The term refraction simply refers to the bending of waves because of the variations in speed when these waves pass from one medium into another. Although people usually associate this phenomenon with light, it can also be linked with sound. Refraction occurs when waves travel from one medium to another at a particular angle, and one side undergoes a variation in speed before the other side, which then results in it turning towards the slower side. In the context of light, refraction can lead to objects appearing displaced, while in relation to sound, this phenomenon can amplify sounds that are distant.
Since the time of the ancient Greeks, refraction has been recognized and there are various people who throughout history who tried to create laws that can depict this phenomenon. One example is Willebrord van Roijen Snell, who is a Dutch astronomer that formulated a mathematical law about refraction in 1621. This mathematical formula was revised in 1637 by RenÃ© Descartes and was given the name Snell’s Law. This law is commonly used to compute the refraction angle of light that travels from one medium to another.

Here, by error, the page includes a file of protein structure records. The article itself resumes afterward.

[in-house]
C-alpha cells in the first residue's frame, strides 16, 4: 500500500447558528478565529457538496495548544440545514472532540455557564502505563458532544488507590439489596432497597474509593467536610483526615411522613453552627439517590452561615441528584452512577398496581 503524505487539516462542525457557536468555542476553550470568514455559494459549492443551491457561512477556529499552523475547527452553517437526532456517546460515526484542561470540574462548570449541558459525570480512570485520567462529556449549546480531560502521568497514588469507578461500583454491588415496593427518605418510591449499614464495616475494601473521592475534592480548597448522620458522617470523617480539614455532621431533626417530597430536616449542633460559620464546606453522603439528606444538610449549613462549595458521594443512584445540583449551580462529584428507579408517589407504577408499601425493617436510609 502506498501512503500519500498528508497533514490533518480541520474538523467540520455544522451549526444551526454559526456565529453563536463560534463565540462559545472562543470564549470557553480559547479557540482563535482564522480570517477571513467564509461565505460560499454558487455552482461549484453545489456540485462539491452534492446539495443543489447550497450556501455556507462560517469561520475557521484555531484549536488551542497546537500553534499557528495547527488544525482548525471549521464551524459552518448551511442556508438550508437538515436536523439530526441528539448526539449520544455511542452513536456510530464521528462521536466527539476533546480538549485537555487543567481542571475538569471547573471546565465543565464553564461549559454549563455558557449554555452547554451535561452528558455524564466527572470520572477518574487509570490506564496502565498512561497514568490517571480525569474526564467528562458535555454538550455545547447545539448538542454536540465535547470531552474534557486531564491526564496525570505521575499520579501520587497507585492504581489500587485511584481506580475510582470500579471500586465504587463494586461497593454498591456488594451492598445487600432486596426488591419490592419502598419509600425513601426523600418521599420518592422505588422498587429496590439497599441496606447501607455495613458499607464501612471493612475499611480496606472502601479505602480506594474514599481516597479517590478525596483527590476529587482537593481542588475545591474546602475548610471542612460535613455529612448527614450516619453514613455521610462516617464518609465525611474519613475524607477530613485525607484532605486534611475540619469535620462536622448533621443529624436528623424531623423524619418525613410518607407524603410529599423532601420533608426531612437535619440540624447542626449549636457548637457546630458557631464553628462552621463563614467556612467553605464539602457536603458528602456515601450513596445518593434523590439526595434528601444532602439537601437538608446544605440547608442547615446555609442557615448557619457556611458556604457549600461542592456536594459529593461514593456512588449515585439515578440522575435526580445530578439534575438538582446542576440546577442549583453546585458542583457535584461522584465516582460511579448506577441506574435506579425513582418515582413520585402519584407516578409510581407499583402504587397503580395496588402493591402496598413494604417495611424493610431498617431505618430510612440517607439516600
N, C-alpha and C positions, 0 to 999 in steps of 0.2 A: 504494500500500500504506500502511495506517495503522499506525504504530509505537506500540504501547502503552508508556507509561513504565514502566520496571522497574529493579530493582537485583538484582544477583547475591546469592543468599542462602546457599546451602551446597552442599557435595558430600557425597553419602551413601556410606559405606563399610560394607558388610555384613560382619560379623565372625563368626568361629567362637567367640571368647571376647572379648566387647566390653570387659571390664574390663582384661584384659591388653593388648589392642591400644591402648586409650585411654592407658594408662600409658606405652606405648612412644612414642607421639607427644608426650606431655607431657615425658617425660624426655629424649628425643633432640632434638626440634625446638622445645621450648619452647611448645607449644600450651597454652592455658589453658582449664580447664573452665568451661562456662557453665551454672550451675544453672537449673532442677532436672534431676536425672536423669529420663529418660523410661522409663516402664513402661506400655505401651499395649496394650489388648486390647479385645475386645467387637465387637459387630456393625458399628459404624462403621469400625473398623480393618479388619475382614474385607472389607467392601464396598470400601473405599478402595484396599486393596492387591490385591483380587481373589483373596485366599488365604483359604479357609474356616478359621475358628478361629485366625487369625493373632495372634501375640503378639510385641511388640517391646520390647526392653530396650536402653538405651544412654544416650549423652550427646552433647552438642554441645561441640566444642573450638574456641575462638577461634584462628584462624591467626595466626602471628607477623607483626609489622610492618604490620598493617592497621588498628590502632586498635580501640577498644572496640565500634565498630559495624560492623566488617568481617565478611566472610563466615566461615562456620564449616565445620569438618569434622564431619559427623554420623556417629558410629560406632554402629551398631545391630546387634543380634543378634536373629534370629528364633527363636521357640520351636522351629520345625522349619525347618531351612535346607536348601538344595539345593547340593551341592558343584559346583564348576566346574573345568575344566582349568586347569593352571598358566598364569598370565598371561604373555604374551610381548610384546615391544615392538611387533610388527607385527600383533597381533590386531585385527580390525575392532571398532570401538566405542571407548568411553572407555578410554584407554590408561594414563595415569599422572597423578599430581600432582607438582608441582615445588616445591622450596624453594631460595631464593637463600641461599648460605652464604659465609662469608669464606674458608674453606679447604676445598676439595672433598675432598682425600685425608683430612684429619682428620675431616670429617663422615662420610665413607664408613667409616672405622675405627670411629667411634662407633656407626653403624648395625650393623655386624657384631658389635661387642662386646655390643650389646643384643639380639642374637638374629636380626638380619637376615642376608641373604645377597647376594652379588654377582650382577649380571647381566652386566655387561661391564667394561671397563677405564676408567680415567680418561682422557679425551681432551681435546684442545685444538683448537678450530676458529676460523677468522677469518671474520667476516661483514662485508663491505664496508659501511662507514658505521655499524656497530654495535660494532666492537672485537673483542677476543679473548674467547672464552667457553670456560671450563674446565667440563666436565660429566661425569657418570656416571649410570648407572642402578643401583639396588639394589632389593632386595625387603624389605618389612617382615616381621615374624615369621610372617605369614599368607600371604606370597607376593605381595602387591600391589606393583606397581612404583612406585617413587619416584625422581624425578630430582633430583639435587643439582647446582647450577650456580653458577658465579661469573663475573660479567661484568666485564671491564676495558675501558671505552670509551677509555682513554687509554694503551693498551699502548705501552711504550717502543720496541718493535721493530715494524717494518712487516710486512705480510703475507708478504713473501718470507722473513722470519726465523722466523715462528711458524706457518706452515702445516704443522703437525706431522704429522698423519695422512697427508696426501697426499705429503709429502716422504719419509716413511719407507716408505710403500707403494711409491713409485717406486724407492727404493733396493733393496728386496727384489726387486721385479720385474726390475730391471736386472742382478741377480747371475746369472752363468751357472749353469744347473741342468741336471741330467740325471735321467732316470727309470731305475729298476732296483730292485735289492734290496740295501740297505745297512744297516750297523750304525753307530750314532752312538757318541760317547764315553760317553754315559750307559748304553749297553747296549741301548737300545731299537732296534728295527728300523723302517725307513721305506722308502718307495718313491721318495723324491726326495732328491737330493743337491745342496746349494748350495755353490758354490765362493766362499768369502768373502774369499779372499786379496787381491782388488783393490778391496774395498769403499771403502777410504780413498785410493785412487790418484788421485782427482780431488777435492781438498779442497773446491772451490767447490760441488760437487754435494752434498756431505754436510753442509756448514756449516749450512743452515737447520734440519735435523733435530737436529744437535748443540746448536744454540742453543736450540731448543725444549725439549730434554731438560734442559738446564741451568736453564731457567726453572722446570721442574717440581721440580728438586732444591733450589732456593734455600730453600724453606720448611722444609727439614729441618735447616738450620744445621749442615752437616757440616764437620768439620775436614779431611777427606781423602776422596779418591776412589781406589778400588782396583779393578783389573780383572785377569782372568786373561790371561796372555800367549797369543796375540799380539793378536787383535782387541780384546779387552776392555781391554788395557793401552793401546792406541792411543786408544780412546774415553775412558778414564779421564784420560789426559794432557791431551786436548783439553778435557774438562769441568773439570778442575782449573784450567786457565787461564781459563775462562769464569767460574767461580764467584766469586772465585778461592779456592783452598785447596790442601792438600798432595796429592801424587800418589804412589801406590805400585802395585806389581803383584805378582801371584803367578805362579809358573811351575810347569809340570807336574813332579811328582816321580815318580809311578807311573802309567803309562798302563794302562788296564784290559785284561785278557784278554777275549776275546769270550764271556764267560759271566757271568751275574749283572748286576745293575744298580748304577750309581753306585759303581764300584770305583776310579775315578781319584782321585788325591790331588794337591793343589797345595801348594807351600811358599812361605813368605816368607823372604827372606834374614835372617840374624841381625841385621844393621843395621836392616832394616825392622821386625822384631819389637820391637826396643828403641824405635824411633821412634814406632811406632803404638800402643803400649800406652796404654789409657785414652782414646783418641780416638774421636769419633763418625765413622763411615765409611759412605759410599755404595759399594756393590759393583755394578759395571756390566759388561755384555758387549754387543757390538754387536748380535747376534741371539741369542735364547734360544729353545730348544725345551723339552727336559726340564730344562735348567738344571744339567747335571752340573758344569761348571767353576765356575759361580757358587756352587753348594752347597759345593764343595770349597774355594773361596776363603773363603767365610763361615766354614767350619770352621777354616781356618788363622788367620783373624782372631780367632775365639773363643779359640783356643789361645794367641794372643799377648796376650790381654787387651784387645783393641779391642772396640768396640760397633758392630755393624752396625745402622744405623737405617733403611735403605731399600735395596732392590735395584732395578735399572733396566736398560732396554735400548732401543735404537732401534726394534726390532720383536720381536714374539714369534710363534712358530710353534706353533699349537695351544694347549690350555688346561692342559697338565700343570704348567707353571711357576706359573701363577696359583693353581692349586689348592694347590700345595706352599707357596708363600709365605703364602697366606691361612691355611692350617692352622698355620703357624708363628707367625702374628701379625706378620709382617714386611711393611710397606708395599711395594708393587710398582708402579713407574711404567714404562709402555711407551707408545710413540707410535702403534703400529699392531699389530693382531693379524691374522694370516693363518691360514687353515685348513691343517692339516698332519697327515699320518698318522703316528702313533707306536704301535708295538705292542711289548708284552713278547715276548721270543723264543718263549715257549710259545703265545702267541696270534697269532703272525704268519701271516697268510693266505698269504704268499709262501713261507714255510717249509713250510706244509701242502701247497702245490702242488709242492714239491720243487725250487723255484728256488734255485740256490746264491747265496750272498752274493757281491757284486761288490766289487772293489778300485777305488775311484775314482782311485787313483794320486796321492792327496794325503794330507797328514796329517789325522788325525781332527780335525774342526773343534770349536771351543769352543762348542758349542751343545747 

One of the most common examples of this phenomenon is the occurrence of rainbows, which form when the raindrops refract the sunlight. Because sunlight is a combination of different wavelengths of light, the shorter wavelengths are bent more compared to the longer wavelengths, when the sunlight travels through the raindrops. When this happens, the sunlight also becomes fragmented into different colors.
Probably some of the most prevalent applications of refraction are in prisms, which are used to separate light into its various colors in order to examine the source of the light; as well as the lenses, which are devised in such a way that the light that enters is focused towards a certain point through refraction. When the light that enters the lens gets refracted, the object will appear magnified such as in telescopes and binoculars.